– Belgian senator Mark Demesmaeker sends a letter to Belgian authorities, warning that Lyudmyla Kozlovska and, possibly, other members of ODF’s team – Belgian citizens and residents – might become a target for political persecution by Polish authorities, who might try to abuse international legal cooperation mechanisms, such as European Investigative Orders or European Arrest Warrants.
– Spokesperson of the Minister-Coordinator of Special Services, Stanisław Żaryn, publishes an op-ed on the state TVP INFO news portal, in which he throws further accusations and baseless, defamatory claims about Bartosz Kramek and ODF, including that defending him is actually an attack on the government, that ODF’s activities are in reality a part of Russia’s hybrid warfare against the West and that all of ODF’s actions supporting Ukraine in the past were just a cover-up for its true intentions. Without providing any concrete links he equates ODF’s activities with the operations of Russian money laundering crime groups operating in Poland on a large scale. For similar, defamatory accusations, TVP was already forced to remove dozens of publications about ODF following a 2019 court order.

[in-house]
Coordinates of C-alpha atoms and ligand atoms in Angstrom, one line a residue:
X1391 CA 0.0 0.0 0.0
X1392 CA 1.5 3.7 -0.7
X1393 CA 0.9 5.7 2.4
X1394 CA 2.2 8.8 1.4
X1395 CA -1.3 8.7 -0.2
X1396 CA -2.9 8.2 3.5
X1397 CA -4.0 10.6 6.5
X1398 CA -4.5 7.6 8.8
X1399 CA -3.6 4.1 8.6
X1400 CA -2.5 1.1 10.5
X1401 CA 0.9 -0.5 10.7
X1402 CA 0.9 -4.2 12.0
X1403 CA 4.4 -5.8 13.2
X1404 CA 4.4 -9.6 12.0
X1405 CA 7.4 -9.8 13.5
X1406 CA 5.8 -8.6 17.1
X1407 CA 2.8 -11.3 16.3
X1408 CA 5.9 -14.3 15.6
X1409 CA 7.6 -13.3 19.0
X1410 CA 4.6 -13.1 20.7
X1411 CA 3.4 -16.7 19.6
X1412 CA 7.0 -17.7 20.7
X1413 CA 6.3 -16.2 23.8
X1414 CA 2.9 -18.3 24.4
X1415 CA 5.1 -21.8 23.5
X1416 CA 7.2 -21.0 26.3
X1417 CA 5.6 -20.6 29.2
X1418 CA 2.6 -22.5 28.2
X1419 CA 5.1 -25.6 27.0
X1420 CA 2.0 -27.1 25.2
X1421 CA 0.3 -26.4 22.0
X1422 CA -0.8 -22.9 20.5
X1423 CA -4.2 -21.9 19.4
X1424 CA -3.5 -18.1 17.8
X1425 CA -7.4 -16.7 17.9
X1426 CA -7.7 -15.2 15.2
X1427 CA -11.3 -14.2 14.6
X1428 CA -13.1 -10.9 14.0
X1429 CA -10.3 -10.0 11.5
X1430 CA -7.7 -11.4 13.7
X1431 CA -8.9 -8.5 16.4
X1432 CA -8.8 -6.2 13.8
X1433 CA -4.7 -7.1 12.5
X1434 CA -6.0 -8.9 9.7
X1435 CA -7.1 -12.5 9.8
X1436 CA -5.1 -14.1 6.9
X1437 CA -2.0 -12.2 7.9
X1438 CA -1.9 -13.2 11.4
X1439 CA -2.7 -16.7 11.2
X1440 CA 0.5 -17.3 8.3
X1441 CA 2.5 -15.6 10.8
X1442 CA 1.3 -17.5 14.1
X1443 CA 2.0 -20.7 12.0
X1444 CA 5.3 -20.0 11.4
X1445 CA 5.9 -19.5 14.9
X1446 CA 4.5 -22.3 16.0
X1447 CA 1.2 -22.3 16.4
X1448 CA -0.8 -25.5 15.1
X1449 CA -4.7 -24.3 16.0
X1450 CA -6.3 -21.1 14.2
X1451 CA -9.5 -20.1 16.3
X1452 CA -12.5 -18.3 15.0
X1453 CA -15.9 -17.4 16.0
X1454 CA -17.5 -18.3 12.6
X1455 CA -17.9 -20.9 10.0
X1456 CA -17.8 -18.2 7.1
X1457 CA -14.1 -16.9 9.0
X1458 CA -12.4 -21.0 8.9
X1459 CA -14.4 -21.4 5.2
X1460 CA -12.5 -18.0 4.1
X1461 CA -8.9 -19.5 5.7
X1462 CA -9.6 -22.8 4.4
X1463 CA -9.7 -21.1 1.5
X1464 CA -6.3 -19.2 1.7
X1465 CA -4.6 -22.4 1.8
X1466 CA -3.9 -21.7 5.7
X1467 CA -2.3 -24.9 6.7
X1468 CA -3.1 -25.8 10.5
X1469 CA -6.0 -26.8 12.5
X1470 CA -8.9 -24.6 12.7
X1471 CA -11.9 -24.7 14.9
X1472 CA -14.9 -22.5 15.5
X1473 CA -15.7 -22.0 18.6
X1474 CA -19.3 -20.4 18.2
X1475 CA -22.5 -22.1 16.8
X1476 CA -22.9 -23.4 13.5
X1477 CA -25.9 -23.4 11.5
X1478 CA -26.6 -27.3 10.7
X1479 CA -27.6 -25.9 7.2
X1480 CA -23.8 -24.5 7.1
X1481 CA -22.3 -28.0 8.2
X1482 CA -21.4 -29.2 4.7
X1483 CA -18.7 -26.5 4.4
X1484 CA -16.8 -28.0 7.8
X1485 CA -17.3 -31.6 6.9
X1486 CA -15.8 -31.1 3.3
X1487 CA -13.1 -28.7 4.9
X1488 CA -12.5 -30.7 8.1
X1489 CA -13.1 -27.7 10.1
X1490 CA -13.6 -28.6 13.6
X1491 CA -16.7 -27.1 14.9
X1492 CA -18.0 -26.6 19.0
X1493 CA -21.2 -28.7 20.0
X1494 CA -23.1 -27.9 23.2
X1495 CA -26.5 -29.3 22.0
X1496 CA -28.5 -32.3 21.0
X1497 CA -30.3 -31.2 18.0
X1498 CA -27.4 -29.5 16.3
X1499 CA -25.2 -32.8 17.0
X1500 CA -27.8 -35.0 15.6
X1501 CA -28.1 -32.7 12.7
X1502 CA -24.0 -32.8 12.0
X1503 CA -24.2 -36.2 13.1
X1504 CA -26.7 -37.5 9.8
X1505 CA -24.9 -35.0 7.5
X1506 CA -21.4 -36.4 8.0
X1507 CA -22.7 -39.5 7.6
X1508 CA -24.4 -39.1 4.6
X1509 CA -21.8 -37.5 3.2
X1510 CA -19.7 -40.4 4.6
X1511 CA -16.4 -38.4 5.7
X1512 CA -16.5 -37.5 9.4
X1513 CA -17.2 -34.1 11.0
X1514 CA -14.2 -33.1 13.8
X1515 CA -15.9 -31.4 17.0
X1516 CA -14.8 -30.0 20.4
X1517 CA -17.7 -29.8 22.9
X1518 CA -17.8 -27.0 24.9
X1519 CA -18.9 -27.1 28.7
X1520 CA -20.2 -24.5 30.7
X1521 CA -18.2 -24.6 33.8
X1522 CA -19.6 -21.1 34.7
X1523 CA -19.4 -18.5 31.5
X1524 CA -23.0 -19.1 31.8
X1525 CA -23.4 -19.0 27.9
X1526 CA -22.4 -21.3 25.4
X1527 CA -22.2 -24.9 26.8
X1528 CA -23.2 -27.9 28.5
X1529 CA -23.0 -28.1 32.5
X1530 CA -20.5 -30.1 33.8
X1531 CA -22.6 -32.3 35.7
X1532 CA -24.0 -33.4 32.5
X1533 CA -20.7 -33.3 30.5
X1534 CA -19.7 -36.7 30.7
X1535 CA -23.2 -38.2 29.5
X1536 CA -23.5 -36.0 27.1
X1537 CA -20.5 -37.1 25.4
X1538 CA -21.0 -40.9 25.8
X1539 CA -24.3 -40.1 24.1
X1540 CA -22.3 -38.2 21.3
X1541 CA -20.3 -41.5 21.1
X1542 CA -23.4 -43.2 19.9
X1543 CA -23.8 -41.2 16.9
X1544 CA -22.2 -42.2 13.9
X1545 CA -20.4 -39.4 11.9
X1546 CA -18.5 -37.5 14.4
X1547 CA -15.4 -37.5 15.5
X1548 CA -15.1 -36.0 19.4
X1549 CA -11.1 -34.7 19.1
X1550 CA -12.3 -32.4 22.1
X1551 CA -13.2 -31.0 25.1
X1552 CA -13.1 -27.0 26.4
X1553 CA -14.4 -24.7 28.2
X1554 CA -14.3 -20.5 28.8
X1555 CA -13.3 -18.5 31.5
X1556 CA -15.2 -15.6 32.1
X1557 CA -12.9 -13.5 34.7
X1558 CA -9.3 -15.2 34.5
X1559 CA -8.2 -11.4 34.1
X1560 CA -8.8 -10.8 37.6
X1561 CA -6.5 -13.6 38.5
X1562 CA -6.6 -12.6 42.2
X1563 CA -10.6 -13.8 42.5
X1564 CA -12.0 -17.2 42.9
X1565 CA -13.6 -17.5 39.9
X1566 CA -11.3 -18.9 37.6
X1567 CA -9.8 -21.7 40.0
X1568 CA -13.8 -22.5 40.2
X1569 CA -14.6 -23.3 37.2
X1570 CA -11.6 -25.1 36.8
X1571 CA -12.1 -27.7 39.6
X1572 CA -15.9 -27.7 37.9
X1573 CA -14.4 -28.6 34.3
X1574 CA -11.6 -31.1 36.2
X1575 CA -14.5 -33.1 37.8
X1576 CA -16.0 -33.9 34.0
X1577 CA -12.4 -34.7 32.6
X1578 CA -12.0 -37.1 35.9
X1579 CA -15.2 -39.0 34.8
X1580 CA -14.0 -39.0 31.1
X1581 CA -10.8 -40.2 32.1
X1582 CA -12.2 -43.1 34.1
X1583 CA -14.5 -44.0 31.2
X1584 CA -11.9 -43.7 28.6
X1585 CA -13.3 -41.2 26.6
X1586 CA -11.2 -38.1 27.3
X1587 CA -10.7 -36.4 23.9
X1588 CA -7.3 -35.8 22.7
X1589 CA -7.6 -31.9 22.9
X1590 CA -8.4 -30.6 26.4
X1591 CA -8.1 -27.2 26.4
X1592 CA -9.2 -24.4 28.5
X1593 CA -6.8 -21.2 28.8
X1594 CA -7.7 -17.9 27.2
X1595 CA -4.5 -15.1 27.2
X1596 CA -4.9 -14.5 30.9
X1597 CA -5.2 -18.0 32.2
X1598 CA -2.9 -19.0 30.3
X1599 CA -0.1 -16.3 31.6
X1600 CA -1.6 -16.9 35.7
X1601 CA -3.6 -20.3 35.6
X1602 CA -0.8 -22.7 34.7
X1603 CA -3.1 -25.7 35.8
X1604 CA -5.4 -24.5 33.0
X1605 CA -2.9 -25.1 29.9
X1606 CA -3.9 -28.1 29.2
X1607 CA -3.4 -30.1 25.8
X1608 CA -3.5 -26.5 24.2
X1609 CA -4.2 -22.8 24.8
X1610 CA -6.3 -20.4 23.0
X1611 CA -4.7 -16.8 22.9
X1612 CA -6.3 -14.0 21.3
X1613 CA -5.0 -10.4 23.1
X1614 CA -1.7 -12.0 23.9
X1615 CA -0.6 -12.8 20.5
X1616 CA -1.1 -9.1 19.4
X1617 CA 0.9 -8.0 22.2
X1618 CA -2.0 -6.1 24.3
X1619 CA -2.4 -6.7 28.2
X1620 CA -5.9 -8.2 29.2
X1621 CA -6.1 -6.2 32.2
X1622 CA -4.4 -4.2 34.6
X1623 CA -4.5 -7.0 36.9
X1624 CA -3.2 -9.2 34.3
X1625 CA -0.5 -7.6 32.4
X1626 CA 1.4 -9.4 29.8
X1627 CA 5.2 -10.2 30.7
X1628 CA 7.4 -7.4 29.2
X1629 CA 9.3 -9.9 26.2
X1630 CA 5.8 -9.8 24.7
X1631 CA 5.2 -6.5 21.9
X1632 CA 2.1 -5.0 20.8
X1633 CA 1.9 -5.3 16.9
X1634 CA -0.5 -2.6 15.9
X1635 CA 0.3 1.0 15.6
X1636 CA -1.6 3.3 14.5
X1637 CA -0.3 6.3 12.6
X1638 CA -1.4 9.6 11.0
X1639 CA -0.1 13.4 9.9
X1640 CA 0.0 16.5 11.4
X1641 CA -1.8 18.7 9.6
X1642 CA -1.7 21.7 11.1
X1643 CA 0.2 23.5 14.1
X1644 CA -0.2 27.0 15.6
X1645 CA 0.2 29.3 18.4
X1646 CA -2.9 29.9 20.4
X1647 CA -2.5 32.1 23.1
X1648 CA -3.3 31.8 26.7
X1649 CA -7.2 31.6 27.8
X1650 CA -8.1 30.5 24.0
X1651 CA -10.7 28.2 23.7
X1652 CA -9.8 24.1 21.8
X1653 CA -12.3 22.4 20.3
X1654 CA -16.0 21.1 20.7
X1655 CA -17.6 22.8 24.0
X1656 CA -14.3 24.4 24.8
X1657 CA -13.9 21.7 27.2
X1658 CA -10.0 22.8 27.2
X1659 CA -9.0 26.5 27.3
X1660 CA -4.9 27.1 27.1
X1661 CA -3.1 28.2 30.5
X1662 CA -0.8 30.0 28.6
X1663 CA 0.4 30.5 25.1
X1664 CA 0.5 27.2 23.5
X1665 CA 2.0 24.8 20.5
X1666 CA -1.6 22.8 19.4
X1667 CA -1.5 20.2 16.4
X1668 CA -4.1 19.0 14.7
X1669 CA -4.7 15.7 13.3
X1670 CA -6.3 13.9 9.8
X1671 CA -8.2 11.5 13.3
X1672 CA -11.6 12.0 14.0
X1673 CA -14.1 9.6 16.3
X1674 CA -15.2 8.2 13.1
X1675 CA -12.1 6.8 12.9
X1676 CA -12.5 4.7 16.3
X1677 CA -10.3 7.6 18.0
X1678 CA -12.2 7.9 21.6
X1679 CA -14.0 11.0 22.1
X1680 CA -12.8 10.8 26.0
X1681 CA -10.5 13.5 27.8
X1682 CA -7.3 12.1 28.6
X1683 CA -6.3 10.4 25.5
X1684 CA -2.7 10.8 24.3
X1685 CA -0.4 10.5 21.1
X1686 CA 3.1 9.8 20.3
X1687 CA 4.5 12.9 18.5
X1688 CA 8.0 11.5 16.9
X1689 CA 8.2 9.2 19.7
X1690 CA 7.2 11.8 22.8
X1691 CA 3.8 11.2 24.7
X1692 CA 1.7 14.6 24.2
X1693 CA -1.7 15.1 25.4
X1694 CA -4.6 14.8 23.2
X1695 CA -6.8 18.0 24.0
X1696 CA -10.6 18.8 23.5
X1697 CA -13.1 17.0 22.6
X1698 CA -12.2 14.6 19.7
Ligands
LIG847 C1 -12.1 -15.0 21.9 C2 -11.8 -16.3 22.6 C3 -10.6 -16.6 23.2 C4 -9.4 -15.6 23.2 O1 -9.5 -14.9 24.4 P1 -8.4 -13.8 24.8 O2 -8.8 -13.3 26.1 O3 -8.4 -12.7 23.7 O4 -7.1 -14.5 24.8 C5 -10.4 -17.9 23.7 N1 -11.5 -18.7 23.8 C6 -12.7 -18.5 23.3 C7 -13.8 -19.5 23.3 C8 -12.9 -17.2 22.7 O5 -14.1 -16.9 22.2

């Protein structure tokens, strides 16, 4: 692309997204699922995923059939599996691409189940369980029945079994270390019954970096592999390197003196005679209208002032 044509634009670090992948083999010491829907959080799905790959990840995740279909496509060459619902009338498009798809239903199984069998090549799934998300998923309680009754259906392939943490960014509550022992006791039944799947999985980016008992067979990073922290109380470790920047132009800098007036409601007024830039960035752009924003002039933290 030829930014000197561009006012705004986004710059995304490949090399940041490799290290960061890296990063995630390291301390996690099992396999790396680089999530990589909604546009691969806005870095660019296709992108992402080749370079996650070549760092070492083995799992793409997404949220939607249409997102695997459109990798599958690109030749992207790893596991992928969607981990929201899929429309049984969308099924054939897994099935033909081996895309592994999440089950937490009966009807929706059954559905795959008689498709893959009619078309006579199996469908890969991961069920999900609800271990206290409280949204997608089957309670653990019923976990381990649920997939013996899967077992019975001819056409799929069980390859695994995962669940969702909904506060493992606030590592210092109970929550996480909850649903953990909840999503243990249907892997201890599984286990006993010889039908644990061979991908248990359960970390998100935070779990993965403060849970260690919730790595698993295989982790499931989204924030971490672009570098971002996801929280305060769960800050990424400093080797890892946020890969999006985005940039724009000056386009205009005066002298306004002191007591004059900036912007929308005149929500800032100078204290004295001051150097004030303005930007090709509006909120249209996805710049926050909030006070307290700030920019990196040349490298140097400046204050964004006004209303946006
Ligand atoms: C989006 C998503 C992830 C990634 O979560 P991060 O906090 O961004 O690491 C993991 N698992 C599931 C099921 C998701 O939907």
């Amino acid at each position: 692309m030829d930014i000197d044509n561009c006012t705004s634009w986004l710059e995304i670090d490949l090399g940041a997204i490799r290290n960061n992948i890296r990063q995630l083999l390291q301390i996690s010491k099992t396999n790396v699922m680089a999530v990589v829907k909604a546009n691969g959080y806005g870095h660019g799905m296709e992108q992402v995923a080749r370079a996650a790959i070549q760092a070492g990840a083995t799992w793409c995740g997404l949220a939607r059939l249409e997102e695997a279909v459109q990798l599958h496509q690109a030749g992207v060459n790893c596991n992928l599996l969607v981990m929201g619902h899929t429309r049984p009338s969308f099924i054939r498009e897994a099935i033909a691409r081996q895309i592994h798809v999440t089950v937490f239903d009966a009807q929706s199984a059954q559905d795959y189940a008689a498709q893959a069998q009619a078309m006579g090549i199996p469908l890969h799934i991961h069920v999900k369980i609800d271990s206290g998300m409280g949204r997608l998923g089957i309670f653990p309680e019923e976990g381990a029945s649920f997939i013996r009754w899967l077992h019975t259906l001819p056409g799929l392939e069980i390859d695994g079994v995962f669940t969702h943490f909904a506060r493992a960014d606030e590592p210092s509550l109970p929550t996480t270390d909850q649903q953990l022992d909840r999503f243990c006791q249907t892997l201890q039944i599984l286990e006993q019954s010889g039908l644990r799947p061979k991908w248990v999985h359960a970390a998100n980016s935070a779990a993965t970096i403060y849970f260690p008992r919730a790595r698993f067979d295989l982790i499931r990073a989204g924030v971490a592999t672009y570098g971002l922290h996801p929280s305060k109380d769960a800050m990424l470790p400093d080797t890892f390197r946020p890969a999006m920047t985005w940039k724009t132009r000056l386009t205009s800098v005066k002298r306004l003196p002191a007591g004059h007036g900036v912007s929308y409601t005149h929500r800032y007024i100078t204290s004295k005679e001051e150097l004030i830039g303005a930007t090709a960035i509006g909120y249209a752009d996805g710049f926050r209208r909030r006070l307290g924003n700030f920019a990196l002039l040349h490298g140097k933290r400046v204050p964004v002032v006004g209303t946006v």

Legal experts, among them prominent independent public prosecutors and attorneys, pointed out to numerous irregularities and worrying circumstances of the detention, charges and related law enforcement actions: